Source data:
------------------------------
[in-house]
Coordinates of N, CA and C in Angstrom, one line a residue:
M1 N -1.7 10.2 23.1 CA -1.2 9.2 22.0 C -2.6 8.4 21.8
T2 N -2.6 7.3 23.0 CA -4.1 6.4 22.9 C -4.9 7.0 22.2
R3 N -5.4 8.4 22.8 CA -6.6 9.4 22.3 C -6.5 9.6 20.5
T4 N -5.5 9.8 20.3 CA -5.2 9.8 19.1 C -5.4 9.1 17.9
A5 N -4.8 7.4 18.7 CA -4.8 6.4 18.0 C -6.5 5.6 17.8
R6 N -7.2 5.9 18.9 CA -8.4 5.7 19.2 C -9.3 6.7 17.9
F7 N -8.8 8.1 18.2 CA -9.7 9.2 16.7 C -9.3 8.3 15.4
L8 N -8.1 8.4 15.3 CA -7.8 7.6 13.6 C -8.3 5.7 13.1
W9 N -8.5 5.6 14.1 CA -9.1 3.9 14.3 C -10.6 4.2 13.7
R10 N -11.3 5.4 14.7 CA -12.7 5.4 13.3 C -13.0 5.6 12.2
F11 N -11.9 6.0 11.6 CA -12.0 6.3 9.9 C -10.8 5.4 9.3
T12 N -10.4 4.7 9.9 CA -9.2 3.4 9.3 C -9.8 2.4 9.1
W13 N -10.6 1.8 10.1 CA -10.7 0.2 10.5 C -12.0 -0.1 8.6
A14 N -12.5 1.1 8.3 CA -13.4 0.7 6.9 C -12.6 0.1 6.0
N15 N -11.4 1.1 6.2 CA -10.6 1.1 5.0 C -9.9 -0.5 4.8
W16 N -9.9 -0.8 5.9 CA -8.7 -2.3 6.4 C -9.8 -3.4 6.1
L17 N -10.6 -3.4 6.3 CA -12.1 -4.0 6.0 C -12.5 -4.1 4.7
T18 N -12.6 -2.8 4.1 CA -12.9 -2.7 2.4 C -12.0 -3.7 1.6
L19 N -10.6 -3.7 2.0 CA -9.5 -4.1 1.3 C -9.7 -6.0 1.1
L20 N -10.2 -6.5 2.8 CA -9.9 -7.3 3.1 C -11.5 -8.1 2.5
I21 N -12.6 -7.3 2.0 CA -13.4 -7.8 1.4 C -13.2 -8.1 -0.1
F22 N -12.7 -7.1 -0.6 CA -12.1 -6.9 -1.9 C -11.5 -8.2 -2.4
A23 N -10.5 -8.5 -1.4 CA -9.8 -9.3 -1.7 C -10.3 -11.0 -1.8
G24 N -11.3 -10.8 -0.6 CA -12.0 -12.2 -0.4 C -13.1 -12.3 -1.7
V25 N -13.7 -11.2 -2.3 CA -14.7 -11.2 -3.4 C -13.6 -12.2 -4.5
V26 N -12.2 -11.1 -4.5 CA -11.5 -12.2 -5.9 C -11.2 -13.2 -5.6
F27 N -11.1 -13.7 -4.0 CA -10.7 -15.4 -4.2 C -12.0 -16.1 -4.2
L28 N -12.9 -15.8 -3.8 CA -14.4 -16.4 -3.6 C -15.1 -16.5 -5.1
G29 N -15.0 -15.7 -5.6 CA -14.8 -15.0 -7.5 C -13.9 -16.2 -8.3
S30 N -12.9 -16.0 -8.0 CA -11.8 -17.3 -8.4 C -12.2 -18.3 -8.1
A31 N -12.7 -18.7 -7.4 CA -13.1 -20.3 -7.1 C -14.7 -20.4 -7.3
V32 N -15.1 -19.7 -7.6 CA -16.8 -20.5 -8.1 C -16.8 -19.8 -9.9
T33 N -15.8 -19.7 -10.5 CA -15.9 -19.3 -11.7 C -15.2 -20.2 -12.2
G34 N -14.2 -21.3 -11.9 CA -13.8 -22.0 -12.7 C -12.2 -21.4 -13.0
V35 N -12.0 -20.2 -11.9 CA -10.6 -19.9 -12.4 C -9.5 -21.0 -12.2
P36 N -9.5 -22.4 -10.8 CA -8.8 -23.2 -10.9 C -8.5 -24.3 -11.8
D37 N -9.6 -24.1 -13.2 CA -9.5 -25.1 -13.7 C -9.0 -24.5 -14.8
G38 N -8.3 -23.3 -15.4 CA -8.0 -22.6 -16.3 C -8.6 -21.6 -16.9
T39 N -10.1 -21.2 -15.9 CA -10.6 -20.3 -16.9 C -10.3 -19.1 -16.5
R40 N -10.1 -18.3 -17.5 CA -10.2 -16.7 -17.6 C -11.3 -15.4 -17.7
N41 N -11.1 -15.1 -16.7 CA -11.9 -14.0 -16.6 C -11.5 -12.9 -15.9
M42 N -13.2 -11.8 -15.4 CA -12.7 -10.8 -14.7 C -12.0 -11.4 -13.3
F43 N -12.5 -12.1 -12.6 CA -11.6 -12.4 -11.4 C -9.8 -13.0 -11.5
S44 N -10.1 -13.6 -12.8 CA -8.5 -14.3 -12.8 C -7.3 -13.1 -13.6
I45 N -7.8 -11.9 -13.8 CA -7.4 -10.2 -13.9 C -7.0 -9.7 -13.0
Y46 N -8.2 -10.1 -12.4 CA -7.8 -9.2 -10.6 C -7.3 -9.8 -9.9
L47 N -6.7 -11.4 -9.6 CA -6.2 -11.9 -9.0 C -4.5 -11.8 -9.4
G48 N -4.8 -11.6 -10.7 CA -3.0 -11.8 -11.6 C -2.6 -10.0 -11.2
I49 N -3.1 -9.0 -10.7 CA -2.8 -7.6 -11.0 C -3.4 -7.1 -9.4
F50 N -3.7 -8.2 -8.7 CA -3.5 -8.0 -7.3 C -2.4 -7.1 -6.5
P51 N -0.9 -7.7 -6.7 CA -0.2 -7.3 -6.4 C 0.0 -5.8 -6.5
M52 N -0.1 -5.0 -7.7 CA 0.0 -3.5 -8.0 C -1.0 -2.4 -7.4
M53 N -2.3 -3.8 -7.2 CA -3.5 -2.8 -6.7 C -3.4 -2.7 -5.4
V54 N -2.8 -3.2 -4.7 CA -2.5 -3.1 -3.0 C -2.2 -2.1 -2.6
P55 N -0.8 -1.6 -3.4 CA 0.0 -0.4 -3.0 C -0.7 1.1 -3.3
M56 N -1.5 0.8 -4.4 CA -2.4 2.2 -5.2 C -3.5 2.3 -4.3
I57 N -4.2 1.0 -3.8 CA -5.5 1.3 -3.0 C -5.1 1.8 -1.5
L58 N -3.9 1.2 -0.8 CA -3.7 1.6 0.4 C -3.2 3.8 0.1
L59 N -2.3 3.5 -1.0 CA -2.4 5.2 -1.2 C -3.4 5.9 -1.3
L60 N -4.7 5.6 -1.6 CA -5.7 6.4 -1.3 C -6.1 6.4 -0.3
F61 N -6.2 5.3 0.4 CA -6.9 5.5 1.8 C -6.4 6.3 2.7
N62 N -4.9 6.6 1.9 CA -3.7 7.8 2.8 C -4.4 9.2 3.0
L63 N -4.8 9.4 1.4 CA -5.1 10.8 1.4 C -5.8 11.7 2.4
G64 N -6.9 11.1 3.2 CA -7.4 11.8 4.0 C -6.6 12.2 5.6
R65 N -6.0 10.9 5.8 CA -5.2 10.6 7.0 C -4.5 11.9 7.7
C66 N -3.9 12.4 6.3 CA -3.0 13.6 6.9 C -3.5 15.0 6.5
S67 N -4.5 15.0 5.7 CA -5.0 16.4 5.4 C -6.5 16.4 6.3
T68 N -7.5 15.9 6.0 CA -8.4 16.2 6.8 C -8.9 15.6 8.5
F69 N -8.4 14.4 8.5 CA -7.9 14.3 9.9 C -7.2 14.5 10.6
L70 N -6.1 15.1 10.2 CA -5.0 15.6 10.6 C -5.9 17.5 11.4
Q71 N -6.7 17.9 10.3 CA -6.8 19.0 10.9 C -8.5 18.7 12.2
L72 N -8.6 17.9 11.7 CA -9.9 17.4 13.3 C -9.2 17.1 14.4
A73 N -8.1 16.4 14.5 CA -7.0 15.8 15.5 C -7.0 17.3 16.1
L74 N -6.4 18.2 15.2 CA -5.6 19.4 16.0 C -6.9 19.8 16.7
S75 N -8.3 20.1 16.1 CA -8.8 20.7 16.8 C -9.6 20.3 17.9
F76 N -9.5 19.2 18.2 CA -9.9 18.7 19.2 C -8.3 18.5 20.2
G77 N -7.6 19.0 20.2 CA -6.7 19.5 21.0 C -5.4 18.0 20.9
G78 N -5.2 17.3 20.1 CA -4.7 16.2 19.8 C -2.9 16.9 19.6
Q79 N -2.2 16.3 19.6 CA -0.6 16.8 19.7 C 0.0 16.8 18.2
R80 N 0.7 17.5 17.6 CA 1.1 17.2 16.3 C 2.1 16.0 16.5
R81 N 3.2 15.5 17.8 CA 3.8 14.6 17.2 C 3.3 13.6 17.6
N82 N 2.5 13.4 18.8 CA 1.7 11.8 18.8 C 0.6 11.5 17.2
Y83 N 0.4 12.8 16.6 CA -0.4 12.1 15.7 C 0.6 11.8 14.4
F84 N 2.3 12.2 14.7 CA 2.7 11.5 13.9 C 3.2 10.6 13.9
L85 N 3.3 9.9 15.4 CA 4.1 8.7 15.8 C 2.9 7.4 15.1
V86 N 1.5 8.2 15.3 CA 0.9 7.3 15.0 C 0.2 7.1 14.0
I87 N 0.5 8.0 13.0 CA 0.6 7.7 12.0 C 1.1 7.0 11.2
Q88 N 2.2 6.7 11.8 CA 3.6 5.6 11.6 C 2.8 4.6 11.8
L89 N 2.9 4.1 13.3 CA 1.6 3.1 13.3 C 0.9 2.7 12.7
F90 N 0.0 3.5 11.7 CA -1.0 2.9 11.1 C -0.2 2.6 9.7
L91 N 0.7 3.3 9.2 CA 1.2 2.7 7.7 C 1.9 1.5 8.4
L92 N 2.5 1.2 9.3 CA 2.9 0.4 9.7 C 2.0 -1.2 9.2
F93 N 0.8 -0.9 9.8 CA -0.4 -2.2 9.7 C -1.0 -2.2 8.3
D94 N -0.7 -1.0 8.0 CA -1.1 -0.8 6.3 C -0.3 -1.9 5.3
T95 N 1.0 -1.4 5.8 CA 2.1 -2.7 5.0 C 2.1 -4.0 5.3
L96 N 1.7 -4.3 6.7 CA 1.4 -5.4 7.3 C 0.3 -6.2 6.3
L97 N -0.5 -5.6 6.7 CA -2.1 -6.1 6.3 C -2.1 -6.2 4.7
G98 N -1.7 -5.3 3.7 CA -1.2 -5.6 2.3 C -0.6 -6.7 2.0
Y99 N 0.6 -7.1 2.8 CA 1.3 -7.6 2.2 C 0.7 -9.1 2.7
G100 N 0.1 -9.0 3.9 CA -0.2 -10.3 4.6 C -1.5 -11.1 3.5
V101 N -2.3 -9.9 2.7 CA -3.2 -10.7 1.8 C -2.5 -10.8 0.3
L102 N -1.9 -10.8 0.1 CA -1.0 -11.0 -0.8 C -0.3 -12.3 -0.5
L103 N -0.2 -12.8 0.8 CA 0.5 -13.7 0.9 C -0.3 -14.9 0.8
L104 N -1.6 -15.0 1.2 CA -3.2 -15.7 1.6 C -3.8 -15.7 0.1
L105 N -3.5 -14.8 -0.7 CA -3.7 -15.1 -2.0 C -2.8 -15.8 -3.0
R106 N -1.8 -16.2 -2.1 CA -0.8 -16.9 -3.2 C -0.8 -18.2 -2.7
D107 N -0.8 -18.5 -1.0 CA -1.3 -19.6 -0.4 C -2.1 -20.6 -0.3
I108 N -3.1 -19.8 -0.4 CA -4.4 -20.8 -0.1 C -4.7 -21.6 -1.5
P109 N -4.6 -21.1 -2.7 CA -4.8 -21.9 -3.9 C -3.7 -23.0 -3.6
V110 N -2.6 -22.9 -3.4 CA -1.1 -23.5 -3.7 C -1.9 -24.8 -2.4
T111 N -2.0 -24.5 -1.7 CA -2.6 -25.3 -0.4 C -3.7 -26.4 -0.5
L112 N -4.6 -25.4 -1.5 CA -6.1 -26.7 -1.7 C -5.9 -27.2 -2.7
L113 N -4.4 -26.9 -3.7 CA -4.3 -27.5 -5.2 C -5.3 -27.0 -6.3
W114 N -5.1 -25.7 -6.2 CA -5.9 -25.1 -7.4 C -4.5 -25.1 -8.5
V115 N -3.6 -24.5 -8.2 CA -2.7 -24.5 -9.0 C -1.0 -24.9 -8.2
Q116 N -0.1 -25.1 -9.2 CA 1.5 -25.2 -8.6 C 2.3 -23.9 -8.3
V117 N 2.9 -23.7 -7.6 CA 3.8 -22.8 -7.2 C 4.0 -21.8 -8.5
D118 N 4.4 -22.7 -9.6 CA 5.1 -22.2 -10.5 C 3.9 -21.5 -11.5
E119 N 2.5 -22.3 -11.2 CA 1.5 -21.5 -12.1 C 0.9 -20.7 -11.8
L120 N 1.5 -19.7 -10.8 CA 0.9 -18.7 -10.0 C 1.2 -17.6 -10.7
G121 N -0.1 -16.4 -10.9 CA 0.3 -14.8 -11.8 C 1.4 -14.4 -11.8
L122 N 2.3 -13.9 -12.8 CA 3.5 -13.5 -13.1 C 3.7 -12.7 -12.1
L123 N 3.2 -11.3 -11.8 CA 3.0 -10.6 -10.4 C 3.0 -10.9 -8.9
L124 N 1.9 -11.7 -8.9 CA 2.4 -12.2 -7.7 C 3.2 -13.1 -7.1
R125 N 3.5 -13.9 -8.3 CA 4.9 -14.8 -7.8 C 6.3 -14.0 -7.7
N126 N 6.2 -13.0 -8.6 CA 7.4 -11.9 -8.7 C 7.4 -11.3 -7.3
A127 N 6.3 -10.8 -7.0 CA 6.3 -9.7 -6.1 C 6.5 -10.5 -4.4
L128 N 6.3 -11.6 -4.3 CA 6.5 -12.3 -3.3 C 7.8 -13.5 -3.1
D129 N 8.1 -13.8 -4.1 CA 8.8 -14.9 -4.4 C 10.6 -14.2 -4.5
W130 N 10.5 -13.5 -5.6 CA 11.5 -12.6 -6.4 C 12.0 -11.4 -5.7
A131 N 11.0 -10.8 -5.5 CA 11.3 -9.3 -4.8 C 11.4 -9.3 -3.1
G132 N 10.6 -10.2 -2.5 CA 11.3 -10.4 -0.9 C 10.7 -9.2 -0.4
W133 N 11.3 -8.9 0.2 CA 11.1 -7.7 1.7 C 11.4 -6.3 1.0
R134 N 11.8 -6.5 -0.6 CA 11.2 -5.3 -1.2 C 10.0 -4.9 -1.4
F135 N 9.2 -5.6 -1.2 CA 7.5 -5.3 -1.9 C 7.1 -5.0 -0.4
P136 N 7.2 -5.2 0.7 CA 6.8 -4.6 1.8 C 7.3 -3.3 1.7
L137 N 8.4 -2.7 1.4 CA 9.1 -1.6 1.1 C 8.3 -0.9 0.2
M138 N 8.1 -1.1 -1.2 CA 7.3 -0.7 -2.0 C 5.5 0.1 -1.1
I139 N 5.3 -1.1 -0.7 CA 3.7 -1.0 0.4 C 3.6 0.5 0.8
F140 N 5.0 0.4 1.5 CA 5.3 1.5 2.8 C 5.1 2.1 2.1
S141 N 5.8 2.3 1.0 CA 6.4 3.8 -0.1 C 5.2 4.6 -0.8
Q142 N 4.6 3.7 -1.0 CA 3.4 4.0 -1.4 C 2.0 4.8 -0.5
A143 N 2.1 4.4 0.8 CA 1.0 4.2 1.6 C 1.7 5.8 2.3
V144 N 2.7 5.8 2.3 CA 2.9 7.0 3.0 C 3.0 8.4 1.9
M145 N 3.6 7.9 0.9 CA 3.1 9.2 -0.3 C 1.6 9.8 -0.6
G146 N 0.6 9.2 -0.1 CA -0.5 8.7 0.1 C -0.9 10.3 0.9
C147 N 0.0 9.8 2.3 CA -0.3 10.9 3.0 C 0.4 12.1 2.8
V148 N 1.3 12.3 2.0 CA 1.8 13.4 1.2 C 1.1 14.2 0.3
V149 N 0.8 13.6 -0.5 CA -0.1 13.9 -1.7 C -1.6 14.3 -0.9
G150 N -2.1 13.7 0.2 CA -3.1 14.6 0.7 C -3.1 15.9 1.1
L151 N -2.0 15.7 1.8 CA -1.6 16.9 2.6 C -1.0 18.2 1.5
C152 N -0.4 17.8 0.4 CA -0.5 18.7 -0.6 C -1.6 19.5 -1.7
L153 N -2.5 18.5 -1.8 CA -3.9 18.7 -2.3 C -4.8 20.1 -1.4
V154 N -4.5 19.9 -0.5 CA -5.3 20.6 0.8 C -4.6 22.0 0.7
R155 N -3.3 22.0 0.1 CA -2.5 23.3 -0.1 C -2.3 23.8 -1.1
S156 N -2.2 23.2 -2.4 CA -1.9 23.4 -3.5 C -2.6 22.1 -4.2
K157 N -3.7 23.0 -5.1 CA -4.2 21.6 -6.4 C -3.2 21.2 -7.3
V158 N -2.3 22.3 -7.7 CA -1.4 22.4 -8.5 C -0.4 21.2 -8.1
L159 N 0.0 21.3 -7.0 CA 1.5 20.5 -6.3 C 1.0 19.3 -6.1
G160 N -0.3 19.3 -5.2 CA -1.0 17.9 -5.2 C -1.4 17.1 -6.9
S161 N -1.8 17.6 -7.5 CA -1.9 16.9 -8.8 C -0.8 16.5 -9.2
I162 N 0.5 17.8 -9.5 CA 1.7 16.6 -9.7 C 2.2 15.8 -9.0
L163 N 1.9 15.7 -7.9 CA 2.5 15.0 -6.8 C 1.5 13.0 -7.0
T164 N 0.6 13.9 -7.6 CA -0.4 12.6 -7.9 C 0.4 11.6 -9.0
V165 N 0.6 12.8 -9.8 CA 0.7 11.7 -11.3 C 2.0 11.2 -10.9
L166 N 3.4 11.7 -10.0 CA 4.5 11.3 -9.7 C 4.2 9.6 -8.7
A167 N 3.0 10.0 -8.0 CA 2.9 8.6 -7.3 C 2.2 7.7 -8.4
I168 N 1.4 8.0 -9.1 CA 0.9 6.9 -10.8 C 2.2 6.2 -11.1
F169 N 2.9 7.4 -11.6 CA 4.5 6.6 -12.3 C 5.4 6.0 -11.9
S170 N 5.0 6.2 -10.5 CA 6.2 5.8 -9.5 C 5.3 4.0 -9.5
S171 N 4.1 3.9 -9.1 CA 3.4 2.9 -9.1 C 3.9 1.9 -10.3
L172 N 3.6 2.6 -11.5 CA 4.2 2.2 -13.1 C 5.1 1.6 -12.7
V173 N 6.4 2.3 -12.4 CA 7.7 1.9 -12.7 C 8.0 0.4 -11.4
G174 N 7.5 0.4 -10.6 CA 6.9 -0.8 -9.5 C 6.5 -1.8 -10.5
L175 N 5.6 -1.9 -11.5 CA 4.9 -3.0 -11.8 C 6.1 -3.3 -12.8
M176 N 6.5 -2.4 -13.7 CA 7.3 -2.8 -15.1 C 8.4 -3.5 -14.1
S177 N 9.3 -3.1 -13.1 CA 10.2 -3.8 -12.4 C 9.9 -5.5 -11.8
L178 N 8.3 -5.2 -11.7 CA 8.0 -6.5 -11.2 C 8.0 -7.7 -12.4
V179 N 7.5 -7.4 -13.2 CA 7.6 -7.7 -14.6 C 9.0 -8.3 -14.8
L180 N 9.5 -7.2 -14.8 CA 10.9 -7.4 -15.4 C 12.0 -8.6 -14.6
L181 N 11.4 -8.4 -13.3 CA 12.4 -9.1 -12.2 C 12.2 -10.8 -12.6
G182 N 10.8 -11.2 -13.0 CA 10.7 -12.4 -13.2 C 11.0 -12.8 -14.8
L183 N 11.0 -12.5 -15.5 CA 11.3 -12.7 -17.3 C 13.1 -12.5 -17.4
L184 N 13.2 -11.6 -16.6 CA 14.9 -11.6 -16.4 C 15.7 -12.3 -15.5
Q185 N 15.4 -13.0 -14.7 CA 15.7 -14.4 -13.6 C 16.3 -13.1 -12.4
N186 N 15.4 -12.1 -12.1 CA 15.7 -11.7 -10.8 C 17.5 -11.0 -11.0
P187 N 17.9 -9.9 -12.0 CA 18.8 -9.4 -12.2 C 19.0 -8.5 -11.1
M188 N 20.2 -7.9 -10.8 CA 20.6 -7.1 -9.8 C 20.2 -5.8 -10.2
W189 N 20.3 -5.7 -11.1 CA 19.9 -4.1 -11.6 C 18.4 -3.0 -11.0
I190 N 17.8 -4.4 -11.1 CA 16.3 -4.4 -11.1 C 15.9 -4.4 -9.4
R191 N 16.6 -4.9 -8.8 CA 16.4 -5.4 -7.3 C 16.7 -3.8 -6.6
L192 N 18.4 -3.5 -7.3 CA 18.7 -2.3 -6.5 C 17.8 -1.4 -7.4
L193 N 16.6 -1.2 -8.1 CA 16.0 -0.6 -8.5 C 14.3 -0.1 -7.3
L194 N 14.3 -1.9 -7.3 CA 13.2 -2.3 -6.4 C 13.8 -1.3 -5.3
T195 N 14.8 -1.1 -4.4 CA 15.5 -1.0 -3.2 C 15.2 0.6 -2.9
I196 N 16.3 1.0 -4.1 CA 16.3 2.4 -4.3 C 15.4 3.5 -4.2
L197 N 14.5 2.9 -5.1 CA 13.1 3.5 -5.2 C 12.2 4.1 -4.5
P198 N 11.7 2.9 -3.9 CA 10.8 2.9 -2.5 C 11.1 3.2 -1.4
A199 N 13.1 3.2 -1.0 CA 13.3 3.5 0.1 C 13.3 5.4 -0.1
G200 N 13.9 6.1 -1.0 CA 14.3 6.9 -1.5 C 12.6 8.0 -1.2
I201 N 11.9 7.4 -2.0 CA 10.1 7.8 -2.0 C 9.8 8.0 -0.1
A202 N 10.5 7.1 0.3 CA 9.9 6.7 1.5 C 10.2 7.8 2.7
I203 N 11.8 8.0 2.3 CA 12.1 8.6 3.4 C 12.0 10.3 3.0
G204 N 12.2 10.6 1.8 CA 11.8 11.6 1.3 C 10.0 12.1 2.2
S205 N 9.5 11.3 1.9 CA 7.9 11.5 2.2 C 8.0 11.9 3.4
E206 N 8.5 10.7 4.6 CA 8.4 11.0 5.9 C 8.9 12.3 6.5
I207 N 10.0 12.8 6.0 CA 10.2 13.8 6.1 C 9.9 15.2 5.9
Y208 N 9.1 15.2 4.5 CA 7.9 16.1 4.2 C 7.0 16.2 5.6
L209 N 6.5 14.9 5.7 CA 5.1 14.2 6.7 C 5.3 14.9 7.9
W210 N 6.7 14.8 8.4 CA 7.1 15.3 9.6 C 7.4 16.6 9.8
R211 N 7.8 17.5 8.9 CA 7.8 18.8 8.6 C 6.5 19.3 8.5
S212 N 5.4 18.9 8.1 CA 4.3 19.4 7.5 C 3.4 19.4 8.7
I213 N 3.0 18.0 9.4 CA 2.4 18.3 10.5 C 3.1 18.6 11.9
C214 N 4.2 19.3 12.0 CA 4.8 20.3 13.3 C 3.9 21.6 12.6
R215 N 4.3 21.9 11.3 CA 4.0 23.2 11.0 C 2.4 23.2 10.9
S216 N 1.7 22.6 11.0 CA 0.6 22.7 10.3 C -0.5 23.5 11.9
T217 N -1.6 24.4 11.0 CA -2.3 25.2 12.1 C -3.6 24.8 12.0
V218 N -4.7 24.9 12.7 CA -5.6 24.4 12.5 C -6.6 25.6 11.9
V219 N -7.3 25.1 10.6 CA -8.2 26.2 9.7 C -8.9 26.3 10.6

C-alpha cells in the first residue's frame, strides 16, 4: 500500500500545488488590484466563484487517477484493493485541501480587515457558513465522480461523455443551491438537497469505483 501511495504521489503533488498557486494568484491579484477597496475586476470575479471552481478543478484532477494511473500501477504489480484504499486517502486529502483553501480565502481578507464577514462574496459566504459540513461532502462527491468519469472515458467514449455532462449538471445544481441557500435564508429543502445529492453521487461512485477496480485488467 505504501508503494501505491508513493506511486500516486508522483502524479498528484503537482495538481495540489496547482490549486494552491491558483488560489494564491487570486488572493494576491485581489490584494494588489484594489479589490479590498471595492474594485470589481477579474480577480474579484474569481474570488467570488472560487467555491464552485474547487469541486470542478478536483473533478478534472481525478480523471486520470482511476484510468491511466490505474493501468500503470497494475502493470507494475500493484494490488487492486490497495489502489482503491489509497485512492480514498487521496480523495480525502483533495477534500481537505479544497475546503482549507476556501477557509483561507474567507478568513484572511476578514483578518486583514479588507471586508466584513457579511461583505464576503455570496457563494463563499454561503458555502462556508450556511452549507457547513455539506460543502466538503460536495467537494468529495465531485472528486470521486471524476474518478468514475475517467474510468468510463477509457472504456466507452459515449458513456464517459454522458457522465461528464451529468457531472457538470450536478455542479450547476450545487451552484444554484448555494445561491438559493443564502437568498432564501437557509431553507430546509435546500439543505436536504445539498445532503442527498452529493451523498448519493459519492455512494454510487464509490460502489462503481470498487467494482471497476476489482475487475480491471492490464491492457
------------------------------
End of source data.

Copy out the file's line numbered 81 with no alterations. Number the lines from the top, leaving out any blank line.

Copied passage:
Q79 N -2.2 16.3 19.6 CA -0.6 16.8 19.7 C 0.0 16.8 18.2